Road - THM

Road - THM

There is an SSH port open and a web server. With no credentials, the web server is a better option right now.

I started by looking around the website: there is the information about who created the platform right in front of you, but I could not turn that into valuable info with a basic search. I registered an account and logged in. Snoop around the authenticated pages, and you see there is a functionality to upload a profile picture, but it is admin-only. However, this tells us the email for the admin, we can try to brute force and obtain the password now.

While bruteforcing, notice that there is the opportunity to change your current password. Intercept the request and reset the admin's one. There is no authorization check, so we can now login as the admin.

Now we can try to upload a reverse shell as a profile image.

When you upload, analyze the response. It says "Image saved" but gives you no direction as to where it was saved. Either search for "profile" or scroll a little further down in the response and you should catch a reference to a /v2/profileimages directory, you can go there and catch your reverse shell (careful, go straight for your file as directory listing is disabled for this one).

We now have a beautiful shell and we can read the user.txt flag.

Snooping around, the /etc/passwd reveals there are both mysql and mongo on the box.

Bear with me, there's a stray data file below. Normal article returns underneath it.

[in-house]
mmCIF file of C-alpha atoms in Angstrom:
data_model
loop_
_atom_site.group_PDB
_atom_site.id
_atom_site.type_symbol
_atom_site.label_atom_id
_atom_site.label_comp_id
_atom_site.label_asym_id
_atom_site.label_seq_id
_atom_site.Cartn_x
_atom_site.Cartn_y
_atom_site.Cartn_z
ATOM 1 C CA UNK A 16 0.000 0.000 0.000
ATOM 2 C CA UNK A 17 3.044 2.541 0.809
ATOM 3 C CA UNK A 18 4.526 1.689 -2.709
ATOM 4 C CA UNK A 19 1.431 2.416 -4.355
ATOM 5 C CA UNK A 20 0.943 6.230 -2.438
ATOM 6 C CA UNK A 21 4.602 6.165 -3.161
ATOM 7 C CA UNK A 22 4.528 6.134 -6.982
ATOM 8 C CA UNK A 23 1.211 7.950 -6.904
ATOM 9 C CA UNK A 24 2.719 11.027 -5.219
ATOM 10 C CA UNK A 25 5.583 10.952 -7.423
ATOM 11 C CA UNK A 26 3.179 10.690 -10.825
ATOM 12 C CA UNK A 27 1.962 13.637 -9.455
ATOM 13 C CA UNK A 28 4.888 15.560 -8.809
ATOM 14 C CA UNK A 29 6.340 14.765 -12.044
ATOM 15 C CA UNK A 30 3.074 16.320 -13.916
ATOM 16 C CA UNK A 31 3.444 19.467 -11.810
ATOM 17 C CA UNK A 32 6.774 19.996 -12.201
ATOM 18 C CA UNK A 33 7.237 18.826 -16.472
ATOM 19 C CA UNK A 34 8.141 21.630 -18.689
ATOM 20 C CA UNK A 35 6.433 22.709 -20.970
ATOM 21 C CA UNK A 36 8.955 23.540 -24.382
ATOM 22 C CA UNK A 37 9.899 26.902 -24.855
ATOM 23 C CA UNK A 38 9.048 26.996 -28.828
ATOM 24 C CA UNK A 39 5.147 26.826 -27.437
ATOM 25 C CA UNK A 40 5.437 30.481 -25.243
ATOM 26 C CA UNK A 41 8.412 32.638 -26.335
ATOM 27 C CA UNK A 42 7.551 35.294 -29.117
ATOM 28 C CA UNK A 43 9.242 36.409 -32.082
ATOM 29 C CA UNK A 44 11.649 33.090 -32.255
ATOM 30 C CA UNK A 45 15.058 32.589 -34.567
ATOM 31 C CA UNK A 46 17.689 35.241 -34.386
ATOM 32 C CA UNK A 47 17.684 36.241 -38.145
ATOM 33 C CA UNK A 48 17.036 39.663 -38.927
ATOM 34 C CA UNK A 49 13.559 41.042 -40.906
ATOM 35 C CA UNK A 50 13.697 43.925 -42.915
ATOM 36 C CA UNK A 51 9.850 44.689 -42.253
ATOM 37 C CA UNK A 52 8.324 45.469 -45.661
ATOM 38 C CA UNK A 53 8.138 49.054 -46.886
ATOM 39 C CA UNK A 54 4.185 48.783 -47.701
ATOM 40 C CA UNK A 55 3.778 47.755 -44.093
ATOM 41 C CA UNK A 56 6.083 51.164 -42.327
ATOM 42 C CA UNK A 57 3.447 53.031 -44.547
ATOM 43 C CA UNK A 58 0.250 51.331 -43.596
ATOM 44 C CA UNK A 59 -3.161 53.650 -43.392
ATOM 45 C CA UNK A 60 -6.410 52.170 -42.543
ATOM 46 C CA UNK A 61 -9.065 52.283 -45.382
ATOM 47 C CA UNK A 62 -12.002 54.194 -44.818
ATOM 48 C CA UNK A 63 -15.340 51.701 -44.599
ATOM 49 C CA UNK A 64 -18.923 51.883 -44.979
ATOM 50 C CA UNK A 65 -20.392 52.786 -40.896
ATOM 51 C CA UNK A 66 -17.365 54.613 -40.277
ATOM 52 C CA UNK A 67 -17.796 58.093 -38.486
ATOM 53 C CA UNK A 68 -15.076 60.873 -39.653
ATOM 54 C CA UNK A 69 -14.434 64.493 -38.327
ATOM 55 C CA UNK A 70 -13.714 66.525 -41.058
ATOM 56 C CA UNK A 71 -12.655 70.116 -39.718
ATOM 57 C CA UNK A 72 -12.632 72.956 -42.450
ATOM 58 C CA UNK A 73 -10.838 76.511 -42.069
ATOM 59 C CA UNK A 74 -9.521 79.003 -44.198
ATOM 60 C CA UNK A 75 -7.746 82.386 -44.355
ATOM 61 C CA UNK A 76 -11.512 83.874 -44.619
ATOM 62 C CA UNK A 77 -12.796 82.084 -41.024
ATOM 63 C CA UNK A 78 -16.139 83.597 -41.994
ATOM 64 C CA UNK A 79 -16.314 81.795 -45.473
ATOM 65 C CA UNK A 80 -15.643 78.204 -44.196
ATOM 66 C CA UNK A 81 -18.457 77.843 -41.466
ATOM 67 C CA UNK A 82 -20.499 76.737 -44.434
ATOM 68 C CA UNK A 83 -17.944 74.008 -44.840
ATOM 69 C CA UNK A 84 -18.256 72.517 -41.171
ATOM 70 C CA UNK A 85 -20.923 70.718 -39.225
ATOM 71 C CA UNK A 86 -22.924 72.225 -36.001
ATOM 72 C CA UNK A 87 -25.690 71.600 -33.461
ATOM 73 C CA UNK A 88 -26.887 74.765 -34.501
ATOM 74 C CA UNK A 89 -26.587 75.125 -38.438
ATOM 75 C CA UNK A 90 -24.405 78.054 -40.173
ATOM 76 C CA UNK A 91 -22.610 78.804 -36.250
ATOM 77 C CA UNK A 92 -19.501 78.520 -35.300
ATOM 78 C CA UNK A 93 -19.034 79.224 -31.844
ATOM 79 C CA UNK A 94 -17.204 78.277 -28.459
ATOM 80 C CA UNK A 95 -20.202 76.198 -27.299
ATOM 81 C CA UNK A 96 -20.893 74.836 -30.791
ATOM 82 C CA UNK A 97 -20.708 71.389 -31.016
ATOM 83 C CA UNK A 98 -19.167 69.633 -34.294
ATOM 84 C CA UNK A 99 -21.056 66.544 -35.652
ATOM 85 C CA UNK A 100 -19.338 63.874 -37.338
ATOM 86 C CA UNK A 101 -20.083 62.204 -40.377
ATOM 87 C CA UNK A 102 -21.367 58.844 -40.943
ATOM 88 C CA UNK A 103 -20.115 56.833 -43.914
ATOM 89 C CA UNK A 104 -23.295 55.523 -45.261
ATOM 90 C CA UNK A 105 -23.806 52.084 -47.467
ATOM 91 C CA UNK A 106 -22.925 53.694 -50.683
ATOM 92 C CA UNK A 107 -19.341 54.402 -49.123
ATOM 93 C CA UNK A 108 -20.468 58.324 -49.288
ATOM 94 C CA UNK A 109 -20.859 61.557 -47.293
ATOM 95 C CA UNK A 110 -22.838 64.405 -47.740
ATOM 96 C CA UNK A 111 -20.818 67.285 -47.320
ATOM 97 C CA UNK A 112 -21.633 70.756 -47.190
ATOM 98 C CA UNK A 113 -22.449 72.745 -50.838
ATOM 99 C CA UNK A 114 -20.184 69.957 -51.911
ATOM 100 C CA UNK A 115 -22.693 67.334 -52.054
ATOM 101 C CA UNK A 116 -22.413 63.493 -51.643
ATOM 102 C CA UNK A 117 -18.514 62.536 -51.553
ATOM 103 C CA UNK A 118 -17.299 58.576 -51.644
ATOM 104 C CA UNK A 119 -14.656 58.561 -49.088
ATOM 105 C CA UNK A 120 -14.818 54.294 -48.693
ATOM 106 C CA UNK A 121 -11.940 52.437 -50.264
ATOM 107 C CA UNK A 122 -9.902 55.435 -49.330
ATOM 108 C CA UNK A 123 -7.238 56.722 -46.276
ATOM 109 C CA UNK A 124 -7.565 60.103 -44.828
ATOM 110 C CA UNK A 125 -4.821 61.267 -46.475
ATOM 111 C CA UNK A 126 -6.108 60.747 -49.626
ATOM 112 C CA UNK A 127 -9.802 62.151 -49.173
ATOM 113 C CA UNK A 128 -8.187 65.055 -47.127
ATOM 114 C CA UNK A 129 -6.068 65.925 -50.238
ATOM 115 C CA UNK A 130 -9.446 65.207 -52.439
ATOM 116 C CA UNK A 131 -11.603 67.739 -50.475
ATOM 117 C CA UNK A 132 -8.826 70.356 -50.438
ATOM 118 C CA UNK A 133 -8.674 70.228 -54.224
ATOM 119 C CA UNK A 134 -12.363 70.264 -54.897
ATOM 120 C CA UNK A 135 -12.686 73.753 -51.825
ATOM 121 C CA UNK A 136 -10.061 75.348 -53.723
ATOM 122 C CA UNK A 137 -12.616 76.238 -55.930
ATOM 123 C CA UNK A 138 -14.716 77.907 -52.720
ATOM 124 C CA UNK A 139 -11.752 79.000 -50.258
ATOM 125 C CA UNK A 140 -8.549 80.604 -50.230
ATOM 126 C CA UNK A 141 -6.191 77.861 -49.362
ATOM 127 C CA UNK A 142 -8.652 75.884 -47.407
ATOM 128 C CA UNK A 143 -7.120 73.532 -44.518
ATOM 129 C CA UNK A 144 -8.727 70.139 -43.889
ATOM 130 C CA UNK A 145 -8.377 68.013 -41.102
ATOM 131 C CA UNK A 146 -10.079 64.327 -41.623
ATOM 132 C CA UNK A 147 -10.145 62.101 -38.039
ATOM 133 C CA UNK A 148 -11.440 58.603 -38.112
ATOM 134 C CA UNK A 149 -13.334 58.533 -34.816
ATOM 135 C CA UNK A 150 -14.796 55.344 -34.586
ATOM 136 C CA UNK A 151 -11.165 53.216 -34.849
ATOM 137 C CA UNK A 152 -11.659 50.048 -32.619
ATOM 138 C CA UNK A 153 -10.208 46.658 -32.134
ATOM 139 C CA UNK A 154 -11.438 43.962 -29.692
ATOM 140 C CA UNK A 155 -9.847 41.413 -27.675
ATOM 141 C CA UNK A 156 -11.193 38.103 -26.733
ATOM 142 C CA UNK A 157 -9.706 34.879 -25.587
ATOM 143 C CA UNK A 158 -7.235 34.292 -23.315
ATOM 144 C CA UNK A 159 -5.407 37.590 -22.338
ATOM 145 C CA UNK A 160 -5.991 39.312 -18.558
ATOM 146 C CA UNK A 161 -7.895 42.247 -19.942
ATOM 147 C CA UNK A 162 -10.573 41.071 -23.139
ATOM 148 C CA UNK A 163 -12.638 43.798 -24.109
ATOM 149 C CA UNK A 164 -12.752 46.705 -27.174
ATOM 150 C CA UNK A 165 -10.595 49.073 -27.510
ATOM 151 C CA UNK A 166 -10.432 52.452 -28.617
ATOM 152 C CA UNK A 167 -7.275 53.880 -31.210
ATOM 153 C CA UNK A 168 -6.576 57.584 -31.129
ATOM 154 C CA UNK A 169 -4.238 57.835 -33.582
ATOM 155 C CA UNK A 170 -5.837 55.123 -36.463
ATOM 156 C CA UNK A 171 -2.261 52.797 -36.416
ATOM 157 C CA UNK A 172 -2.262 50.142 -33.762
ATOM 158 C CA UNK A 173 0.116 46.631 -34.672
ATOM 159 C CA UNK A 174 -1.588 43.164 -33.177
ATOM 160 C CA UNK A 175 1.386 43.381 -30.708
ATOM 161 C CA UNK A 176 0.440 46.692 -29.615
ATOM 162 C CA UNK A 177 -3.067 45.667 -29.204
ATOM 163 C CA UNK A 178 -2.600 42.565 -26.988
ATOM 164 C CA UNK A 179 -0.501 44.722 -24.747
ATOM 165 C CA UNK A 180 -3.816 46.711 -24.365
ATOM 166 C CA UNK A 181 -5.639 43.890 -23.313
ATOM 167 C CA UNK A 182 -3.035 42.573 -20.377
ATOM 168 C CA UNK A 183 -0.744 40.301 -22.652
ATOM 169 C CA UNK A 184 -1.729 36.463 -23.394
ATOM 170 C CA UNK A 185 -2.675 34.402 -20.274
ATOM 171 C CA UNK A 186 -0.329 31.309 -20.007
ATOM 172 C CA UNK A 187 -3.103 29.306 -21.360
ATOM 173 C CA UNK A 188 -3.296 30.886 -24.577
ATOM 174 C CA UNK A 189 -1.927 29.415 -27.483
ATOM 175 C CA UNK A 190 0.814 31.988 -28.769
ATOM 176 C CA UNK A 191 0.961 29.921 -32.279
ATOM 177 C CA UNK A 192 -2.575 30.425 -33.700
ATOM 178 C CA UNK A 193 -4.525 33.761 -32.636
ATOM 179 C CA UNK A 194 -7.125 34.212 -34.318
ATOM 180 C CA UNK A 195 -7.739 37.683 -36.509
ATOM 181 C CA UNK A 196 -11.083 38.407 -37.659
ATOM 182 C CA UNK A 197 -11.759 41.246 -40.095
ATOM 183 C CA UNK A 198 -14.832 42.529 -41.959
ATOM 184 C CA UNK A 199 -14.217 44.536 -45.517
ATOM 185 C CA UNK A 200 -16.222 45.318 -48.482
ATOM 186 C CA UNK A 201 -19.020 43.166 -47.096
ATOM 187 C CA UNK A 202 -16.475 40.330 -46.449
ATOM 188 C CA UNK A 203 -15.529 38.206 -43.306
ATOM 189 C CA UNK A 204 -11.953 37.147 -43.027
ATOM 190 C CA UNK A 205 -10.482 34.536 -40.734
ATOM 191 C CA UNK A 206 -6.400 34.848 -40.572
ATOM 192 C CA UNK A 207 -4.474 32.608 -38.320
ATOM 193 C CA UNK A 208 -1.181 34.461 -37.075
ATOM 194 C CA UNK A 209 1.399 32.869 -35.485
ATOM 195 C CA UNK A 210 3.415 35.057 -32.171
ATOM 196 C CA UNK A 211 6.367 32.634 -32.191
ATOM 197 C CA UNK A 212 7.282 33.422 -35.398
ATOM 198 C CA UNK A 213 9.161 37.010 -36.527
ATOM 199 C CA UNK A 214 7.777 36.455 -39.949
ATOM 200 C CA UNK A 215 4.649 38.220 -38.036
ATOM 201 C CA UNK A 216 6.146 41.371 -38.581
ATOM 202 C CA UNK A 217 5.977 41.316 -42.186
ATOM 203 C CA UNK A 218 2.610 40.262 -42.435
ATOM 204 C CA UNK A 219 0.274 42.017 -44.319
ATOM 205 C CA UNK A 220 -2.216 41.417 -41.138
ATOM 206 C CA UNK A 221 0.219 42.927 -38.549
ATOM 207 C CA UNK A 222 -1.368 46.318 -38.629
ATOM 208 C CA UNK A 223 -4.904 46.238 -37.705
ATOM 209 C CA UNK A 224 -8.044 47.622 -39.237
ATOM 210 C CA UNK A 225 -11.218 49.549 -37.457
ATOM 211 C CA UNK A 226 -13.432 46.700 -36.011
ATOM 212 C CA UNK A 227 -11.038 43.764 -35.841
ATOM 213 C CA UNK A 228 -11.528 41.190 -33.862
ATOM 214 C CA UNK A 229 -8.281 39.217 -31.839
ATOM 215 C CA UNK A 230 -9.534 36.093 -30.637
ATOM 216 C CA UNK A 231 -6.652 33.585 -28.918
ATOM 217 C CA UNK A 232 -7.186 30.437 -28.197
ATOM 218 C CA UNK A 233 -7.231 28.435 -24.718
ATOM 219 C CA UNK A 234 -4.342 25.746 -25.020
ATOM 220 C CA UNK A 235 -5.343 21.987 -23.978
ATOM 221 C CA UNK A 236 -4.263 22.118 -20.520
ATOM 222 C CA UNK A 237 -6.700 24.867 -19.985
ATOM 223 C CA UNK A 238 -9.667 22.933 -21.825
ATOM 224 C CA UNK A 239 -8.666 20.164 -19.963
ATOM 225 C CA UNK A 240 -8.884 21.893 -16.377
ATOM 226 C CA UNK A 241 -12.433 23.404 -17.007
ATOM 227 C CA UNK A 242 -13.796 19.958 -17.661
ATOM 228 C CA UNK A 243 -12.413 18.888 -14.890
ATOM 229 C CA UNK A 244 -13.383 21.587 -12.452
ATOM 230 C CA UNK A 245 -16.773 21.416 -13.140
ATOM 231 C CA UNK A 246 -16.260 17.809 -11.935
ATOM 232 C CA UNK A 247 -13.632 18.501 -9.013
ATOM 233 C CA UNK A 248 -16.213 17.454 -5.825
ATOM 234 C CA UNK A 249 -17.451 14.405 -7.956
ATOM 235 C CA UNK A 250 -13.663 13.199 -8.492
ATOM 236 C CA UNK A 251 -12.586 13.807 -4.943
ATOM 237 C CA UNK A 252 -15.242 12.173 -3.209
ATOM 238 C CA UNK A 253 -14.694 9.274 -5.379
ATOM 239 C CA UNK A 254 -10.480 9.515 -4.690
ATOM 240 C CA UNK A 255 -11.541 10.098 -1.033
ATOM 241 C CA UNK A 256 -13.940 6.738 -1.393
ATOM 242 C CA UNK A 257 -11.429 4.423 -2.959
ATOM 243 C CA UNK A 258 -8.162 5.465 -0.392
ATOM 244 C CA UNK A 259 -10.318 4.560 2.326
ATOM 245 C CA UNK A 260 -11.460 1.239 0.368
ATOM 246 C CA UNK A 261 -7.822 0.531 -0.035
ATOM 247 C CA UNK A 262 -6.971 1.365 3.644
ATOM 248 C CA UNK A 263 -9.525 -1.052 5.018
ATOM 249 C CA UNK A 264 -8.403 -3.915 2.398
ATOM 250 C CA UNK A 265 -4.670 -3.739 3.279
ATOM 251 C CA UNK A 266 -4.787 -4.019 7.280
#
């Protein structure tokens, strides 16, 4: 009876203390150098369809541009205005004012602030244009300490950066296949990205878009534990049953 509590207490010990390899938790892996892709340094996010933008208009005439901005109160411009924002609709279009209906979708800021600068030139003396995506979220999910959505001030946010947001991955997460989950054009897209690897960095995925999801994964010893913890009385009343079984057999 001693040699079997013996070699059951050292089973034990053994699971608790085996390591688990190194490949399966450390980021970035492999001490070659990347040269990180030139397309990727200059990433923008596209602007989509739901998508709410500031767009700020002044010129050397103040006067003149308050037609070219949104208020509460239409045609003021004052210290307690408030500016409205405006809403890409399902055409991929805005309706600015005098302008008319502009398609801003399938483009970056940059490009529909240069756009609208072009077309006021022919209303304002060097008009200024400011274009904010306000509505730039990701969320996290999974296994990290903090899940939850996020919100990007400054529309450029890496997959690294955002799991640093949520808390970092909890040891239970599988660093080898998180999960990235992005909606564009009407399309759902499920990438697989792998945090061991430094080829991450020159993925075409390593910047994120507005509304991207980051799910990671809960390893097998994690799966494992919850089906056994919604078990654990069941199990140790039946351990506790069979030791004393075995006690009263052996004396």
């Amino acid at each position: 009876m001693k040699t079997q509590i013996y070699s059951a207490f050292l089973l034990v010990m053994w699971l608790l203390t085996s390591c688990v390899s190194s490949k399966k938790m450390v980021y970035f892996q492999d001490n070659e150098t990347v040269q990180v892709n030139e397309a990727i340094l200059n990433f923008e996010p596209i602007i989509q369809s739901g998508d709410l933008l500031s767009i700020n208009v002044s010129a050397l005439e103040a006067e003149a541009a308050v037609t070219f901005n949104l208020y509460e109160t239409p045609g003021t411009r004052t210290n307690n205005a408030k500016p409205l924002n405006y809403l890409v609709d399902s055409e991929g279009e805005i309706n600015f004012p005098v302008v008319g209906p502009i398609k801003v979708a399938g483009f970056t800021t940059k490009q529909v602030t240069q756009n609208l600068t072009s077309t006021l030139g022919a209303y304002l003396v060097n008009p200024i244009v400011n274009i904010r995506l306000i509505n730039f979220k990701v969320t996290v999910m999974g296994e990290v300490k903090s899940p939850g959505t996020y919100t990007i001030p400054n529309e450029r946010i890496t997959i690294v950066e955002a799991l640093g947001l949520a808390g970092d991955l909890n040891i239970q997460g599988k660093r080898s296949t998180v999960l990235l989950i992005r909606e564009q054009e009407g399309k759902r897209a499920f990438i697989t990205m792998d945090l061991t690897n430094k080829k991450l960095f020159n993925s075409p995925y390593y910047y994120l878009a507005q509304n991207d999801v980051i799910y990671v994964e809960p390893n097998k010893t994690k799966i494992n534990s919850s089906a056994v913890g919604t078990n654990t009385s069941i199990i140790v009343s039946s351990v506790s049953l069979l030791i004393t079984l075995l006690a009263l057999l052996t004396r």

Tried with mysql first, nothing. Running "mongo", instead, gives us the mongo cli prompt. Enumerating the DB, there is a backup database containing a user table where we can find the credentials for the user "webdeveloper".

With these credentials we can just kill our reverse shell and open an SSH connection to the box.

Our new user has sudo privileges to run a binary as any other user, including root. Running strings on this binary reveals that it runs the following command:

tar -czvf /root/.backup/sky-backup.tar.gz /var/www/html/*
Off to GTFObins we go, to see if we can insert something tasty in /var/www/html and exploit this shell expansion... but seems like we can't exploit this, so back to the drawing board.

Read carefully the output of "sudo -l" and notice that you can change the default behaviour when preloading libraries when processes start. Everything you need to gain a root shell is explained here.
Merry hacking ;)

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